democracy, and against the power of the police, state, military, and even
"the tyranny of culture." From self-governing communes to yippie
sloganeers ("Revolution for the Hell of it!"), a largely unrecognized
anarchism bored deep into Americana. The Black Panthers resembled
current radical anarchists in their dual commitment to self-defense
against police and "active community" in the form of free medical clinics
and food services. And anarchism was at the heart of the 1968 riots and
general strike that brought France to the brink of revolution at a time
when, like now, the word seemed ridiculously naive. The Situationists Ė
radical critics who formed an anarchist resistance to consumer society Ė
fought police from behind barricades, believing that their sudden glimpse
beyond the spectacle of the commercial glut had created a mindshift
that state and commerce could never again co-opt.
Anarchism has also had its peace: the anti-nuclear movement was
deeply inspired by Gandhi, who had studied the pacifist anarchist Leo
Tolstoy, who admired historyís first self-declared anarchist, the French
revolutionary Pierre-Joseph Proudhon. It has had its brief and requisite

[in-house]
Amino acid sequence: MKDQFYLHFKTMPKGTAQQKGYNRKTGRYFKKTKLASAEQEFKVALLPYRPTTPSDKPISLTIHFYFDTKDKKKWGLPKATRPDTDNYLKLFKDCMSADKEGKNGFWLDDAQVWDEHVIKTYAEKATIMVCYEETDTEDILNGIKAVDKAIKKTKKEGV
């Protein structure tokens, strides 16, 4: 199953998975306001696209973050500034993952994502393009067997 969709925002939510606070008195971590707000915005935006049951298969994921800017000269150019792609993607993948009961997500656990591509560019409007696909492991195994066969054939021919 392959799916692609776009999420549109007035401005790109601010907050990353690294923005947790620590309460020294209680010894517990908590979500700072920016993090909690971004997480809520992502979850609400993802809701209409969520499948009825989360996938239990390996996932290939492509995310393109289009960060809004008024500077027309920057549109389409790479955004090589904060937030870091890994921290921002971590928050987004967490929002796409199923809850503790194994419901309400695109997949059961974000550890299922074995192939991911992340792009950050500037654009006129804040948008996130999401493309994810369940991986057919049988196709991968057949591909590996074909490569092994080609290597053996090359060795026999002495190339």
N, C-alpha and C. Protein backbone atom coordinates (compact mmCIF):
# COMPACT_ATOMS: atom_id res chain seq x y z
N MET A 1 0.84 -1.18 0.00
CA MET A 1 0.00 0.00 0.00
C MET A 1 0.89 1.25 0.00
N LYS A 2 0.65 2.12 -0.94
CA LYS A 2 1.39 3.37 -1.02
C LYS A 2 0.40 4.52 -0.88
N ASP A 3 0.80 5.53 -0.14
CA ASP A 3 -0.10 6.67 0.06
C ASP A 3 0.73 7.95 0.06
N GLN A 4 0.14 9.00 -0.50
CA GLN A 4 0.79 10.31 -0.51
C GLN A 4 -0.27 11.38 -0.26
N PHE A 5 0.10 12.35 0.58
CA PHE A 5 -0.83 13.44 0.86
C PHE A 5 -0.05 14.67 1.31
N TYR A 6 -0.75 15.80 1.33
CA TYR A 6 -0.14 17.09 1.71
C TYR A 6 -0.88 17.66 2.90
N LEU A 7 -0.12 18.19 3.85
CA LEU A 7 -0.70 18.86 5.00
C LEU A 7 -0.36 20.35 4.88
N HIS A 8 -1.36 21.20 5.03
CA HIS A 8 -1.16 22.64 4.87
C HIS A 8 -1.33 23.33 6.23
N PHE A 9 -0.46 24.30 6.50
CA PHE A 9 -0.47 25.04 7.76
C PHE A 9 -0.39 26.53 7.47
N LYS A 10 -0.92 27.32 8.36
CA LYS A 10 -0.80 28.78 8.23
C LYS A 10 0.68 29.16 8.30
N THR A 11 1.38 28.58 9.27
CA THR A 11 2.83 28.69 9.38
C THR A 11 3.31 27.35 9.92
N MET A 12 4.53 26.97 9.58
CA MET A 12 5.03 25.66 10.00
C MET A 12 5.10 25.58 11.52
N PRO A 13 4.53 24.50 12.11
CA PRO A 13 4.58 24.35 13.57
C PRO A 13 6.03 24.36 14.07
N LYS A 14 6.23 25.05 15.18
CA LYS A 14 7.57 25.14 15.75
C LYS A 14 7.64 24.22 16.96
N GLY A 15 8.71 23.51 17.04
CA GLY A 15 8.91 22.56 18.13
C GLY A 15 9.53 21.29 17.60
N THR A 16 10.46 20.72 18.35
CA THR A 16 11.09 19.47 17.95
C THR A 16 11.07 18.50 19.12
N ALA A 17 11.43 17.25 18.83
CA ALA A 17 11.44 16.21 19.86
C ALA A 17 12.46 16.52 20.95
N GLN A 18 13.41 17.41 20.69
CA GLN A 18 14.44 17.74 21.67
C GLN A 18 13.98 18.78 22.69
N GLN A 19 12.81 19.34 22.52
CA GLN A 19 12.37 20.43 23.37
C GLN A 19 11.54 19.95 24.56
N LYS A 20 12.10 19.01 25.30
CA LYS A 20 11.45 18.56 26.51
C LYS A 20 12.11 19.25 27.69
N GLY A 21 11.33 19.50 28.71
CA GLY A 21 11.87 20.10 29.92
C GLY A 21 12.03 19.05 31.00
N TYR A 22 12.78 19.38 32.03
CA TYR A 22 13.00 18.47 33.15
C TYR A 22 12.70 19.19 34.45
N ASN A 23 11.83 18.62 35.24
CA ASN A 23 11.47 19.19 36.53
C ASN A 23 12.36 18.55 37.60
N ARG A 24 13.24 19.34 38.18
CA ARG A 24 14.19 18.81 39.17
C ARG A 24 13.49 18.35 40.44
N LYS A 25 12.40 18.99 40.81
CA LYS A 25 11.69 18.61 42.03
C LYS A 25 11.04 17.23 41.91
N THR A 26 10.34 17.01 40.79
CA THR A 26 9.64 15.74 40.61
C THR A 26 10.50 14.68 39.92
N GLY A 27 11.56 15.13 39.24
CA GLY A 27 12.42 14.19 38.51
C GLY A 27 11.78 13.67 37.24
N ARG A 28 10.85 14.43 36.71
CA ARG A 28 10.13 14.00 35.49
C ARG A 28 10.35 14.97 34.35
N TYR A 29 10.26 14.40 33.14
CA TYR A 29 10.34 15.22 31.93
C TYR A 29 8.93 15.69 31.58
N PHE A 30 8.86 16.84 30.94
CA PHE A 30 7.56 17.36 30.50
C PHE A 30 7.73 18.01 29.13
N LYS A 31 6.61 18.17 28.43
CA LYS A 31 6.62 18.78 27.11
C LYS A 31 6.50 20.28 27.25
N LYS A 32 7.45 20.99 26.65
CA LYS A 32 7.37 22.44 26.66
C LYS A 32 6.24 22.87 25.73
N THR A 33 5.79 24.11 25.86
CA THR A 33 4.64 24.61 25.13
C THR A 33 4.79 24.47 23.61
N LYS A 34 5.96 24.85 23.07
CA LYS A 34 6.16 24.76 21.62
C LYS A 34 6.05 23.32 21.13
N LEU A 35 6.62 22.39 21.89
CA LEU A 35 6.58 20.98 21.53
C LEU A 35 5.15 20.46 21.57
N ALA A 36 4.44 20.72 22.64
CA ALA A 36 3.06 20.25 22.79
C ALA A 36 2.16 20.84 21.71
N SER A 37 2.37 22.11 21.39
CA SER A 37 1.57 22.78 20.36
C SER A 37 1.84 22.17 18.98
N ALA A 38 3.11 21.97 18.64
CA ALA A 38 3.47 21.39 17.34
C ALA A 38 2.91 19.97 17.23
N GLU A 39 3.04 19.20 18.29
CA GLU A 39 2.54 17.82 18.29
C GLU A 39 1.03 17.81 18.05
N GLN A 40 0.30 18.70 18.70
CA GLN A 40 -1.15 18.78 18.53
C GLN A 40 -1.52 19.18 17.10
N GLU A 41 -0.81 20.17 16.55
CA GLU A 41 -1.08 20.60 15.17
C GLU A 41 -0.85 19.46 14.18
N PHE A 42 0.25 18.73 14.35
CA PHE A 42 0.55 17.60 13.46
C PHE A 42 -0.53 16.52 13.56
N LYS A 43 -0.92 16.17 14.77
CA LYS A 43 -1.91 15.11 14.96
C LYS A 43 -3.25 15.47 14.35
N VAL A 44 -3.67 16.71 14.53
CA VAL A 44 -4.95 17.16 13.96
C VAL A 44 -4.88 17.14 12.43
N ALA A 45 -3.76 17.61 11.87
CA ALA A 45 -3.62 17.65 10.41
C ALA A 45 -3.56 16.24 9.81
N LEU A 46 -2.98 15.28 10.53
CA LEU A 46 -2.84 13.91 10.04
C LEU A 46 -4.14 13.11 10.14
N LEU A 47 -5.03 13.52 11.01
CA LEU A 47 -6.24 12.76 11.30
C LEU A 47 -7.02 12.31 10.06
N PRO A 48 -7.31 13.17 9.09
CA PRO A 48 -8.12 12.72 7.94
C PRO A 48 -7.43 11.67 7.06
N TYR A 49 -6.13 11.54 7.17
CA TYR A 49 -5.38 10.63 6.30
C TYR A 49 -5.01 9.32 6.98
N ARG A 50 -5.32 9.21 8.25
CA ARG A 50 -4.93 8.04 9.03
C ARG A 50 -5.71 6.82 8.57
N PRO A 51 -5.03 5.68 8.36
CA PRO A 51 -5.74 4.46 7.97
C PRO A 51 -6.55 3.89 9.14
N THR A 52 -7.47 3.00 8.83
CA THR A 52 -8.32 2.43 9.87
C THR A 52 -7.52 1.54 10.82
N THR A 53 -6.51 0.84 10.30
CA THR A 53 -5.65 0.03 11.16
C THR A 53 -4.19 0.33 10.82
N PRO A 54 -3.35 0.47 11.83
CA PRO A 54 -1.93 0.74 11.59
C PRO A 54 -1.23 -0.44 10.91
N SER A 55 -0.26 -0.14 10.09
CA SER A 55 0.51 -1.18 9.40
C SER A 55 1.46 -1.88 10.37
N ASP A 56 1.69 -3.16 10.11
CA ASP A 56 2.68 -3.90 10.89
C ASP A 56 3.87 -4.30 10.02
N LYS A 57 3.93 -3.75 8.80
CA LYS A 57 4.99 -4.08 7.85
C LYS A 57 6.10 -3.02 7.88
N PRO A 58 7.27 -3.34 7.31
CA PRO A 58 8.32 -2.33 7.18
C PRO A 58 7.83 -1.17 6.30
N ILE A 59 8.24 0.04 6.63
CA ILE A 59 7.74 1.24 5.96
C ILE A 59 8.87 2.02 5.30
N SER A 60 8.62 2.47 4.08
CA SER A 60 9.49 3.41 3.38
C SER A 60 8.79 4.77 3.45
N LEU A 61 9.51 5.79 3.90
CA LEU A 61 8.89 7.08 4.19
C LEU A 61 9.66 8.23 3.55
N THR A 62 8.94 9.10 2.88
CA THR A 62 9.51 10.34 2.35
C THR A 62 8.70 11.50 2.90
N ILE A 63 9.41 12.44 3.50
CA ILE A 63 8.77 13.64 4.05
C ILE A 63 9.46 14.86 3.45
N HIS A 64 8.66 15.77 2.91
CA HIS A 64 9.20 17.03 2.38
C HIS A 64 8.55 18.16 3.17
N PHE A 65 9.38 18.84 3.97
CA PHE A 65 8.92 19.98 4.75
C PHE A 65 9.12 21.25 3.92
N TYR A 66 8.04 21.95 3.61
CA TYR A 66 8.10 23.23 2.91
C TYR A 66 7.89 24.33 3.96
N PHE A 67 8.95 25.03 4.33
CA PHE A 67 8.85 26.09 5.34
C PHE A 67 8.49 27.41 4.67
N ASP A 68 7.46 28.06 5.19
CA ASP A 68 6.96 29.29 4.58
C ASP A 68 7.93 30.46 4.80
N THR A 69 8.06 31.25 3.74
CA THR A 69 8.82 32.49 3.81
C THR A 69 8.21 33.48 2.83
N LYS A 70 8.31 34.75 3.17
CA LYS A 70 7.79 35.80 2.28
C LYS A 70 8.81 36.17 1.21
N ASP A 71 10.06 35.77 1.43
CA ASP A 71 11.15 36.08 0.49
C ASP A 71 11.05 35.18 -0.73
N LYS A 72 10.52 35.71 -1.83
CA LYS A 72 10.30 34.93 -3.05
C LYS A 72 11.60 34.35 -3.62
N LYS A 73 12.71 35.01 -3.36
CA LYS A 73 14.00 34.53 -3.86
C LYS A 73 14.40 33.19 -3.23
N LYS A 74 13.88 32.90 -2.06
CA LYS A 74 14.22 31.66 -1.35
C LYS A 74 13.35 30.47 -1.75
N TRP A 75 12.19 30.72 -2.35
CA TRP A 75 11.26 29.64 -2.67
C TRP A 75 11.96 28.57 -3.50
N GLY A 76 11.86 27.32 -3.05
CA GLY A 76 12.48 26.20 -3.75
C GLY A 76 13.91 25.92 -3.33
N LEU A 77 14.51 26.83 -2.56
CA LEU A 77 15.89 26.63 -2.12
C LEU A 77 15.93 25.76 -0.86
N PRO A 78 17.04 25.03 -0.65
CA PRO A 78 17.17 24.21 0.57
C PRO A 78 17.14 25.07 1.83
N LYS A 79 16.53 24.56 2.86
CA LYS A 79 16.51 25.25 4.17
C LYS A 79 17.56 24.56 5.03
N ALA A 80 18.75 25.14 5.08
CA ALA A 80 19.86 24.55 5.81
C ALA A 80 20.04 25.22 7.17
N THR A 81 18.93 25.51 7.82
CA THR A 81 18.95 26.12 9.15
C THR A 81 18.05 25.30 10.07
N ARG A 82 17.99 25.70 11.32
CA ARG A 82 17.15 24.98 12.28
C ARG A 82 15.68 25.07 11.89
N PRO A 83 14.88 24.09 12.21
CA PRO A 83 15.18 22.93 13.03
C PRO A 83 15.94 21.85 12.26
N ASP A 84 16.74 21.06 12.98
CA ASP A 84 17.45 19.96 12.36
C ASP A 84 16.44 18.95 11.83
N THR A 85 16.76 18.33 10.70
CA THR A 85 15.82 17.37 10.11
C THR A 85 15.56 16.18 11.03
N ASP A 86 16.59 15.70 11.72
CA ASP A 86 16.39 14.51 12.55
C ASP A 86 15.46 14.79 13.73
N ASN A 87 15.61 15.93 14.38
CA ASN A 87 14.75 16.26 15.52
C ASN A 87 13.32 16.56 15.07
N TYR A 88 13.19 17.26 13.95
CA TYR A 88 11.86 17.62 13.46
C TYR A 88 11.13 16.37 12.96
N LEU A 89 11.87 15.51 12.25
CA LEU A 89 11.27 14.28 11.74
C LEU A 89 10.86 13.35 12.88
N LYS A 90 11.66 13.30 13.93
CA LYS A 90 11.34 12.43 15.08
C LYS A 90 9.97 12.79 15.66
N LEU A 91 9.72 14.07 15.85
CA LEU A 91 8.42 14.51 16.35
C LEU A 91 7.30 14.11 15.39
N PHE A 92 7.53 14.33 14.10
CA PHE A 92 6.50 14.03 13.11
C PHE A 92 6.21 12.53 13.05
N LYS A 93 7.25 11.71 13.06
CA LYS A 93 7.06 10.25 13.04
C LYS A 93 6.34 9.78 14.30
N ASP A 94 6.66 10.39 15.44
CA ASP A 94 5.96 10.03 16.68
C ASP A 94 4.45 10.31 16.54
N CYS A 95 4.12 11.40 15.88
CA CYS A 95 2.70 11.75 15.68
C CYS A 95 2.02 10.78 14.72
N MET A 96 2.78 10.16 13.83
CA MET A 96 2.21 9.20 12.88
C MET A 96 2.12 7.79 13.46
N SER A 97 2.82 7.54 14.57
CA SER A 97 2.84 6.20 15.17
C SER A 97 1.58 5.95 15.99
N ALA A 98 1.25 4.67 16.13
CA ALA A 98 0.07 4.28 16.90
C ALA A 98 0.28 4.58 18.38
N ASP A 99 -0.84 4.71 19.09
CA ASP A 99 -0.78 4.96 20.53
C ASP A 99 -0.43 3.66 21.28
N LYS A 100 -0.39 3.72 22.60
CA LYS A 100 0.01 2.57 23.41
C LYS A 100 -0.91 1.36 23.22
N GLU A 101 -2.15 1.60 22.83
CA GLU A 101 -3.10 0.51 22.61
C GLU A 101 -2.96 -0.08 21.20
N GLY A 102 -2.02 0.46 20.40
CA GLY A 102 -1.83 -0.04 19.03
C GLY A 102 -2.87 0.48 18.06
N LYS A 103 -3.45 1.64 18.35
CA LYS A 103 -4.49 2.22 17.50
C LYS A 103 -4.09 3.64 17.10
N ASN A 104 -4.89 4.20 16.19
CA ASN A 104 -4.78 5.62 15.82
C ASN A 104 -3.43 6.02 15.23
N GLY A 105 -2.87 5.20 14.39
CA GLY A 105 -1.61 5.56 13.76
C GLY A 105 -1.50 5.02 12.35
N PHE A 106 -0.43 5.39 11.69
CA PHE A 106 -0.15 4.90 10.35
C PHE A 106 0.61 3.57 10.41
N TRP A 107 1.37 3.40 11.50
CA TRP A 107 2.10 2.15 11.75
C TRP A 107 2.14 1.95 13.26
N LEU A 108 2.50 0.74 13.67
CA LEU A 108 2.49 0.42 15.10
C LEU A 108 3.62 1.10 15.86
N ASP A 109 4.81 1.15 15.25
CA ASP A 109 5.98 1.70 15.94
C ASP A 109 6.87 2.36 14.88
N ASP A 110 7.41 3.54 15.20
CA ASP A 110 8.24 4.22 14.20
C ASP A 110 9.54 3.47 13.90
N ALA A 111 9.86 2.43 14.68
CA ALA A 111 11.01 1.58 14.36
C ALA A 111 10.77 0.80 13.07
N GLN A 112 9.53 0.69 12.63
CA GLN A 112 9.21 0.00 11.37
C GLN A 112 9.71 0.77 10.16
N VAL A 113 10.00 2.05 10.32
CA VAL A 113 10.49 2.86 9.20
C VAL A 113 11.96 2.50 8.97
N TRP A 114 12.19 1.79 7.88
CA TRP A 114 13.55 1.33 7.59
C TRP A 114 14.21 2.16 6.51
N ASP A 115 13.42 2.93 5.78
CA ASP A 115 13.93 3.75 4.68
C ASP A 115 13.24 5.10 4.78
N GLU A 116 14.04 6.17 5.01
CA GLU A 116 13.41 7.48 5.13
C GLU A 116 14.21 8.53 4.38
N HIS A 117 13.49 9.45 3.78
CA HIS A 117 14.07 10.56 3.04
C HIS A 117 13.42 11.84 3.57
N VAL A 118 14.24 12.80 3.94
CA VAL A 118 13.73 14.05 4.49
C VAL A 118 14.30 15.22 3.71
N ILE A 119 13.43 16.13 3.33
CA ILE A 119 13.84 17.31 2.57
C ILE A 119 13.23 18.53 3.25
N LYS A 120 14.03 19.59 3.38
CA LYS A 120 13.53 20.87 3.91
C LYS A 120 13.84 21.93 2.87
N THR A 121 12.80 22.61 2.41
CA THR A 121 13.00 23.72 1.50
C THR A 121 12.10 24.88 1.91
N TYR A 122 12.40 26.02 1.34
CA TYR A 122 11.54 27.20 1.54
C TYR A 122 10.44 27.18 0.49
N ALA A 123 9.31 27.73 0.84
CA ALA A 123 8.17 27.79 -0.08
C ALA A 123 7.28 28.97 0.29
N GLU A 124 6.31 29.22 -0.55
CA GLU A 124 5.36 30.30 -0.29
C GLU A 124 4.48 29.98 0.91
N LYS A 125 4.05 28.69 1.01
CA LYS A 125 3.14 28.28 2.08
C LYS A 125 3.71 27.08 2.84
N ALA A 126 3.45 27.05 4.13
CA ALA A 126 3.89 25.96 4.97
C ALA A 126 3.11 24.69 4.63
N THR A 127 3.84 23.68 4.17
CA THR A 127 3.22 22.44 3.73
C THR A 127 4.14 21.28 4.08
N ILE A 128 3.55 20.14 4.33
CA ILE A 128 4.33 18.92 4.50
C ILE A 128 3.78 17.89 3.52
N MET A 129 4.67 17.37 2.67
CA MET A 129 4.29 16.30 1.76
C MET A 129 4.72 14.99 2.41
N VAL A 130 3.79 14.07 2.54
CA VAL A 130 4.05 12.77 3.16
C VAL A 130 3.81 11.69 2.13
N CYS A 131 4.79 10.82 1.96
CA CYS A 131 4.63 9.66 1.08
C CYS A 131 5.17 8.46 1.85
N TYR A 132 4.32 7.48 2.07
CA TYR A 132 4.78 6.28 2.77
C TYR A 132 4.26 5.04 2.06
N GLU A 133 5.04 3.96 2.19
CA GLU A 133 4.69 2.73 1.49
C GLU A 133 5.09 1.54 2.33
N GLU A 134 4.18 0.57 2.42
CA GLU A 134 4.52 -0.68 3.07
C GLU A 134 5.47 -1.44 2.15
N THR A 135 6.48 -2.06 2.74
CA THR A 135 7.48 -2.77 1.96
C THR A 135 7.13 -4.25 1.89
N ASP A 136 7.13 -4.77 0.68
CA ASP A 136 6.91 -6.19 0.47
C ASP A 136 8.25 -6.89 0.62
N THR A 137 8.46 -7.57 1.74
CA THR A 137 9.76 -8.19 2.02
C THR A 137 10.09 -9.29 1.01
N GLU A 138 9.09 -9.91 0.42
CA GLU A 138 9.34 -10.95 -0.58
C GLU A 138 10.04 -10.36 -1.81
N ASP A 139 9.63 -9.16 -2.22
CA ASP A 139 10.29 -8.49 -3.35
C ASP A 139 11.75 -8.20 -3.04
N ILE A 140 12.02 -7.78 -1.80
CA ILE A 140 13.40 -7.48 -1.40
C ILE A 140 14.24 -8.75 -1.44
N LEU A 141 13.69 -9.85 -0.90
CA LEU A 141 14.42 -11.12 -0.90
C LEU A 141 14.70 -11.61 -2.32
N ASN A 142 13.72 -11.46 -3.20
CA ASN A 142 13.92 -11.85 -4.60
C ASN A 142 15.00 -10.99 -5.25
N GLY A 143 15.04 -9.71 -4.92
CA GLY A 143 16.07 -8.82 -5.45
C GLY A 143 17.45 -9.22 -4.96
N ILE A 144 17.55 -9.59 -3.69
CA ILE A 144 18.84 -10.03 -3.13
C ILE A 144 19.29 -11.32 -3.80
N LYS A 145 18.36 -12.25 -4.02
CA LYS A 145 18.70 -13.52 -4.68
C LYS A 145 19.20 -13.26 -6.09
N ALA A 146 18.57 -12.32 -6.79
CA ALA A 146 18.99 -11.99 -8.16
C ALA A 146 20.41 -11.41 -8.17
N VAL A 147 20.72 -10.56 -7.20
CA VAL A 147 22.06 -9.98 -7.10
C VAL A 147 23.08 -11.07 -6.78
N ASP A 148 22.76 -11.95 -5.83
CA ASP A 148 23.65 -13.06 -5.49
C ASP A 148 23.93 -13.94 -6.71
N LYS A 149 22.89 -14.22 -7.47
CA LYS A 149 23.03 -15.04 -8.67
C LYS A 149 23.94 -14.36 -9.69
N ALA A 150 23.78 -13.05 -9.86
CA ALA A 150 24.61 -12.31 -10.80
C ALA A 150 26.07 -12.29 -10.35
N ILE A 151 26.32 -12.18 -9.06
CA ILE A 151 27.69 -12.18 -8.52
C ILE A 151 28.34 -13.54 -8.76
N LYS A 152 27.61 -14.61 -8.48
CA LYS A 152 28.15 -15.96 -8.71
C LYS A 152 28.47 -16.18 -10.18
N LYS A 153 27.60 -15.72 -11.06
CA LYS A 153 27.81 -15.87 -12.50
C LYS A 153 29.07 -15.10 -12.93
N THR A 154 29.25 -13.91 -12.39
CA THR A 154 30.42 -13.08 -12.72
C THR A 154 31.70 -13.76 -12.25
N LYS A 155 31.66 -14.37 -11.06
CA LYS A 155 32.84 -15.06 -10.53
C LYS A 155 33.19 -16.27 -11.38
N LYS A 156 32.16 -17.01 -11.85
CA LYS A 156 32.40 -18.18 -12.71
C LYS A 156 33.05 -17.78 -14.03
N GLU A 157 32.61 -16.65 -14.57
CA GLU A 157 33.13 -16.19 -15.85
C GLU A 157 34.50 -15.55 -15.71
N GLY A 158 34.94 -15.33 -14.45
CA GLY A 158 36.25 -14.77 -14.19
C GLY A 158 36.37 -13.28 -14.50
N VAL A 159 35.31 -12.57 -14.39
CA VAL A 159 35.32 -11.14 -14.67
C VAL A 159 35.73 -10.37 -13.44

fame: anarchism is linked to the assassination of US president William
McKinley, and in 1892, popular anarchists Alexander Berkman and
Emma Goldman conspired to attempt the murder of Henry Clay Frick,
chair of Carnegie Steel. (Frickís use of Pinkerton strikebreakers had
resulted in the death of ten workers and three guards.) Anarchists can
also claim at least one historic foresight: they had denounced
communism before it could even be called a movement. Back through
time the anarchist reels. Back to Jesus ("The first anarchist society was
that of the apostles," wrote one anarchist thinker); back to the Lao Tzu,
who argued that, to the free person who gives others their freedom,
"What room is there left for government?"
"When you offer people a chance to create their own lives, itís incredibly
powerful," says Milstein. "The ideas are strong enough that people will
come to them."
If anarchism is resonating throughout the new politics, it is in large